The many thousands of people who give their time, energy and skill to help others is being celebrated in National Volunteer Week.
Community and Voluntary Sector Minister Jo Goodhew is encouraging people to take part:
“This is a week, co-ordinated annually by Volunteering New Zealand (VNZ), which is set aside to celebrate the contribution volunteers make in their communities,” says Mrs Goodhew.
This year’s theme is “Naku te rourou nau te rourou ka ora ai te tangata.” Translated as “With your contribution and my contribution the people will live.”
The Maori proverb refers to co-operation and the combination of resources to get ahead. It suggests that if we pool our ideas, with equal respect for all parties, we will get a better result and everyone will benefit.
“I commend VNZ for selecting such an appropriate proverb. It really captures the essence of volunteering,” says Mrs Goodhew.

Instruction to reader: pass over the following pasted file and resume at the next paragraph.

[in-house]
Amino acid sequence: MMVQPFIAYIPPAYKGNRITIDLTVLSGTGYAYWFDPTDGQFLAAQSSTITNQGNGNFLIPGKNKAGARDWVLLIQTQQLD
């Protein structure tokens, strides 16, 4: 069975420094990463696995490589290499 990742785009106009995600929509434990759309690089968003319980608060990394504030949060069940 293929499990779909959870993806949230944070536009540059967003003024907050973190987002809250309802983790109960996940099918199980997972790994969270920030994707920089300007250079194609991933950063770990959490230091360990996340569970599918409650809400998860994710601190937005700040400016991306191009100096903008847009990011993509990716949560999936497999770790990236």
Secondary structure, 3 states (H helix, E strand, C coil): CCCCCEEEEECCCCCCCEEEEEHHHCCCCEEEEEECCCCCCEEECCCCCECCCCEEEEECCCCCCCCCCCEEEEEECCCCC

“Kiwis like to muck-in and help-out. New Zealanders are among the best volunteers in the world with nearly a third of us volunteering collectively about 270 million hours every year.
“Our volunteers freely donate their time and energy to keep our communities running. They are the backbone of our sports and social groups, search and rescue organisations, and the arts and cultural sector.
“This government recognises the significant contribution of volunteers and is working to make resources and support more readily available to community organisations.”
An active volunteer sector is a sign of a healthy communities and society.
Volunteers work with and for people in churches, interest groups, service and sports clubs and a whole range of other interest groups and organisations, including political parties.
Working in the latter isn’t usually regarded as community service but it is.
Wanting to make a positive difference is what motivates most members and candidates.
There’s always been an exception to this with paid union people adding to or replacing volunteers in parties on the left.
The Internet Mana Party has made an unwelcome addition to that – its candidates are being paid.
The problem with that is it’s impossible to know where their loyalties lie – with the party or the paymaster.